Audit: City Hall's Broken Burglary Alarm System Cost Dallas $1.6 Million

That's...reassuring?
That's...reassuring?

Here's how it's supposed to work: A business or property owner buys a burglar alarm then pays the city for a permit. When there's a burglar, police show up and make an arrest. If there are four or more false alarms in a year, the alarm owner is charged a fee. Officers are not supposed to respond to non-permitted alarms, nor are permits supposed to be given to locations outside the city.

That's not how things worked at City Hall, at least not between November 2008 and August 2010. An audit released today describes a security alarm permit system that was in shambles during that time, costing police thousands of hours of wasted patrol time and as much as $1.6 million in lost revenue.

The audit says the problems were the result of a shaky transition to a new data processing system that disrupted security alarm billings for 288 days.

As a result, from August 2009 to May 2010: (1) records of approximately 54,000 security alarm calls (including true, false, and cancelled alarms) were never processed from the Computer Aided Dispatch System (CAD) to SAP; (2) eligible false alarm fees (all panic alarms and more than three false burglar alarms per permit per year) were never billed; (3) when billing resumed false alarms were incorrectly billed at lower fee amounts; (4) the effectiveness of the false alarm fee as an incentive to permit holders to minimize false alarm calls was reduced; and, (5) the City experienced an estimated loss of $861,000 to $1.6 million from the unbilled or incorrectly billed false alarm fees.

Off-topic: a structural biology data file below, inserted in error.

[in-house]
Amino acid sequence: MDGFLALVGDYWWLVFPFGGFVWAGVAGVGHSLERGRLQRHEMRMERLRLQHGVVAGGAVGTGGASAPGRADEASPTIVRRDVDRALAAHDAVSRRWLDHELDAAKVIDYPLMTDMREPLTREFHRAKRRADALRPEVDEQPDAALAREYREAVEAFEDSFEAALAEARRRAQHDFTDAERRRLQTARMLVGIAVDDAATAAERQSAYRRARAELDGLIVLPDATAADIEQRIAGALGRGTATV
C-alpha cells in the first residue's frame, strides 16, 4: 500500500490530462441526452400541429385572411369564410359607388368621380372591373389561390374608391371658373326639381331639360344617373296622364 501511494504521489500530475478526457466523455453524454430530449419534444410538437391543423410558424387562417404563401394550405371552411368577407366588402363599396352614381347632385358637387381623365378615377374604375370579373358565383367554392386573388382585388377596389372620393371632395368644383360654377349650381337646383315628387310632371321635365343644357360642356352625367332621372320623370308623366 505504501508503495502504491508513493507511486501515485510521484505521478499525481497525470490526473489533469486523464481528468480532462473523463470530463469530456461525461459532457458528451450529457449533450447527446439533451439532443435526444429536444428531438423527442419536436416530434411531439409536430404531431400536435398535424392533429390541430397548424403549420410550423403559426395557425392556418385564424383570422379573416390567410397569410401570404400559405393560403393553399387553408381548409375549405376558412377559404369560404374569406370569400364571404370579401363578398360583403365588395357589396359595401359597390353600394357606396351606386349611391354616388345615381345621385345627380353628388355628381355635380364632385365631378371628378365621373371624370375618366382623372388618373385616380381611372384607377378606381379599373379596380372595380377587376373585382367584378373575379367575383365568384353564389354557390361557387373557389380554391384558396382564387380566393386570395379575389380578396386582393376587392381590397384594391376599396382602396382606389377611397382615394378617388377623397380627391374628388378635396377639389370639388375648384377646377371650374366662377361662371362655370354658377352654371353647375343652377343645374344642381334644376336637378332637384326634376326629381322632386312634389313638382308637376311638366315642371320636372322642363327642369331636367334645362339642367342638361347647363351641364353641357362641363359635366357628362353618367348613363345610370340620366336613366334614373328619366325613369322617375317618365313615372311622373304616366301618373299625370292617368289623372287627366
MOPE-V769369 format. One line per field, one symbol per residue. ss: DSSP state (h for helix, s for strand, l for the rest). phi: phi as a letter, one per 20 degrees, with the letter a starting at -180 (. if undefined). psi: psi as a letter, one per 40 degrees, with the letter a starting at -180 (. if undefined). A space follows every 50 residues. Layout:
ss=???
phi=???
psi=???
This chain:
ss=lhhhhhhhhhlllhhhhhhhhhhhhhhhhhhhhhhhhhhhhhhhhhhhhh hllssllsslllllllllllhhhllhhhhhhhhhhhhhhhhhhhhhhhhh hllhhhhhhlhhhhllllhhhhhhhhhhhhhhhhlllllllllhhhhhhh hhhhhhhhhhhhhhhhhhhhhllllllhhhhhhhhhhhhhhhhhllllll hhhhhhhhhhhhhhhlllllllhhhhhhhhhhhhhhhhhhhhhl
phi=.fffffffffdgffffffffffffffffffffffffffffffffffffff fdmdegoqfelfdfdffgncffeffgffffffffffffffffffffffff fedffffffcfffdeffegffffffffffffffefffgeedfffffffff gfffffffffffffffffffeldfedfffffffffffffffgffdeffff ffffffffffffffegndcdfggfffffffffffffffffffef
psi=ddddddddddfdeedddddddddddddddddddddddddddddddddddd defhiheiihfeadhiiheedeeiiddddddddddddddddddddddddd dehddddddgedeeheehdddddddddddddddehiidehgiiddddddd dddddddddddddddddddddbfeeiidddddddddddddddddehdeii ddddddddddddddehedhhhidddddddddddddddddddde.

Simultaneous issues with permit processing meant that Dallas PD couldn't tell which alarms didn't have permits, meaning they wound up responding to all of them. When auditors crunched the numbers, they found that officers had responded some 29,000 times to non-permitted alarms and that the city lost out on an additional $252,000 by failing to collect fees from those locations. There were also nine alarm permits issued to locations outside the city, where Dallas police aren't authorized -- or paid -- to respond.

Correcting these issues has been made more difficult by the fact that DPD doesn't record basic name-date-place information when it takes alarm calls. That accounts for most of DPD's share of the blame. The rest, according to auditors, falls on Dallas Water Utilities and the city's information technology department.

City staff responded to the audit last month by saying the estimated revenue losses were overblown and that the "most significant issues identified in the audit were remediated three (3) years ago."

In his report, City Auditor Craig Kinton says simply that these claims are "not accurate."


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